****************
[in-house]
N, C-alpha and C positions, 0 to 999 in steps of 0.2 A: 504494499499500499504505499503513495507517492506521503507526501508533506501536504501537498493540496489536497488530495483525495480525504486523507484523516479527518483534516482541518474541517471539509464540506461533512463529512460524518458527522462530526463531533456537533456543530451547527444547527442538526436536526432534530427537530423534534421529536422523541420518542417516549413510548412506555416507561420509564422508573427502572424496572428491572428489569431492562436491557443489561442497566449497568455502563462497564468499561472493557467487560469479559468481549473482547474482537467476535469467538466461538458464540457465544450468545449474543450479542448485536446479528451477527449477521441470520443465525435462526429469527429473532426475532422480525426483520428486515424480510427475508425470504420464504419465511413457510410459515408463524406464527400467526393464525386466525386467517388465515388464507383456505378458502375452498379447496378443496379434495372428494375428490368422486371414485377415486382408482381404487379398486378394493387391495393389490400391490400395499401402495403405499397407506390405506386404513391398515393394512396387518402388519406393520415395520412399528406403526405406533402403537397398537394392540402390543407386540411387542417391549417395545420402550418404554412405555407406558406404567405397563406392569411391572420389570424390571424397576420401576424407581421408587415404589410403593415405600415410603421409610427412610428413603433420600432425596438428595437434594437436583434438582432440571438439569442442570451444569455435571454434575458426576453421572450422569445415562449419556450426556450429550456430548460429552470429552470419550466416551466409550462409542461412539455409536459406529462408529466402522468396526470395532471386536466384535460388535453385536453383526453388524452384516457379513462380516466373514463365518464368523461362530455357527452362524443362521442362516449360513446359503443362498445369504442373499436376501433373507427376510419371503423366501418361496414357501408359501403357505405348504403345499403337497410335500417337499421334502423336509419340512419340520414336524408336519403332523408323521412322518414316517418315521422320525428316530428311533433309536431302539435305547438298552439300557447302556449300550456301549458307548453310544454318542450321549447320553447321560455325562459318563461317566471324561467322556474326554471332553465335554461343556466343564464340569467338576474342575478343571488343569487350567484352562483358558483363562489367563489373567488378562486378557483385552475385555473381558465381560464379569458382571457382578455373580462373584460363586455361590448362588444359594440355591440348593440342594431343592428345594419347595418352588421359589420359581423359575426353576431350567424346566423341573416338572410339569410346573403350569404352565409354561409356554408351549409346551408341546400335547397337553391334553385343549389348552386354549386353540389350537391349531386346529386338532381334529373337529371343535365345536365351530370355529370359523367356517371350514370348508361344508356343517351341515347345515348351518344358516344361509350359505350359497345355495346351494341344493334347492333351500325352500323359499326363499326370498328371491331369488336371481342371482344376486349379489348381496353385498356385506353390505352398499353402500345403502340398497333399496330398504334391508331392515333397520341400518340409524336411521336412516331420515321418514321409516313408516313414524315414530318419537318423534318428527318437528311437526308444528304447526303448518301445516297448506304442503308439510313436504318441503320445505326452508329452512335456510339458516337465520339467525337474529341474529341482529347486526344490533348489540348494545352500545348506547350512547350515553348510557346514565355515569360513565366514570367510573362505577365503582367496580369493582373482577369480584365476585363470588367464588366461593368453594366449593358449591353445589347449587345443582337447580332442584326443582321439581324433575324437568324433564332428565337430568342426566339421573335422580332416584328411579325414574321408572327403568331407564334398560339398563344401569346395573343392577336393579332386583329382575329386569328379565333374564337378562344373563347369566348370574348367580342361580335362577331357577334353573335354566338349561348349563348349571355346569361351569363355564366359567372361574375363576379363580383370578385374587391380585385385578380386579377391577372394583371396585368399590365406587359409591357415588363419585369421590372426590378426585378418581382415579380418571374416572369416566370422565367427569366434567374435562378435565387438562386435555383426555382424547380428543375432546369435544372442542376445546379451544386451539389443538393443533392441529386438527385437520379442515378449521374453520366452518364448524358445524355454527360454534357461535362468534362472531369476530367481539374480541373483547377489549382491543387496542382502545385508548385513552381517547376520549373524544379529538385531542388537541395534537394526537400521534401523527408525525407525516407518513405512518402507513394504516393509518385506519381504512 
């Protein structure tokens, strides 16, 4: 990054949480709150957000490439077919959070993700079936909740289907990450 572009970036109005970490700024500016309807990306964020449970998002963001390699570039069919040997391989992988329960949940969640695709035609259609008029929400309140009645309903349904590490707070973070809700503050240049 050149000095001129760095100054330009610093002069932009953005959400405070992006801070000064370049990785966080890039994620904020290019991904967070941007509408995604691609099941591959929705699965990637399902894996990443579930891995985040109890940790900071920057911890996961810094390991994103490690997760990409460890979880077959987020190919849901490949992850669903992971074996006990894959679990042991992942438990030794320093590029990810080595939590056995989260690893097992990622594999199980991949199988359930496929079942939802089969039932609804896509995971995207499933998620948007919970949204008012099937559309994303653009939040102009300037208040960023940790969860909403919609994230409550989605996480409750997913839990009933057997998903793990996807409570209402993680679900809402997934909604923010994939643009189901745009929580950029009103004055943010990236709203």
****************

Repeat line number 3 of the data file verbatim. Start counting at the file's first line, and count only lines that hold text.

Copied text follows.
């Protein structure tokens, strides 16, 4: 990054949480709150957000490439077919959070993700079936909740289907990450 572009970036109005970490700024500016309807990306964020449970998002963001390699570039069919040997391989992988329960949940969640695709035609259609008029929400309140009645309903349904590490707070973070809700503050240049 050149000095001129760095100054330009610093002069932009953005959400405070992006801070000064370049990785966080890039994620904020290019991904967070941007509408995604691609099941591959929705699965990637399902894996990443579930891995985040109890940790900071920057911890996961810094390991994103490690997760990409460890979880077959987020190919849901490949992850669903992971074996006990894959679990042991992942438990030794320093590029990810080595939590056995989260690893097992990622594999199980991949199988359930496929079942939802089969039932609804896509995971995207499933998620948007919970949204008012099937559309994303653009939040102009300037208040960023940790969860909403919609994230409550989605996480409750997913839990009933057997998903793990996807409570209402993680679900809402997934909604923010994939643009189901745009929580950029009103004055943010990236709203």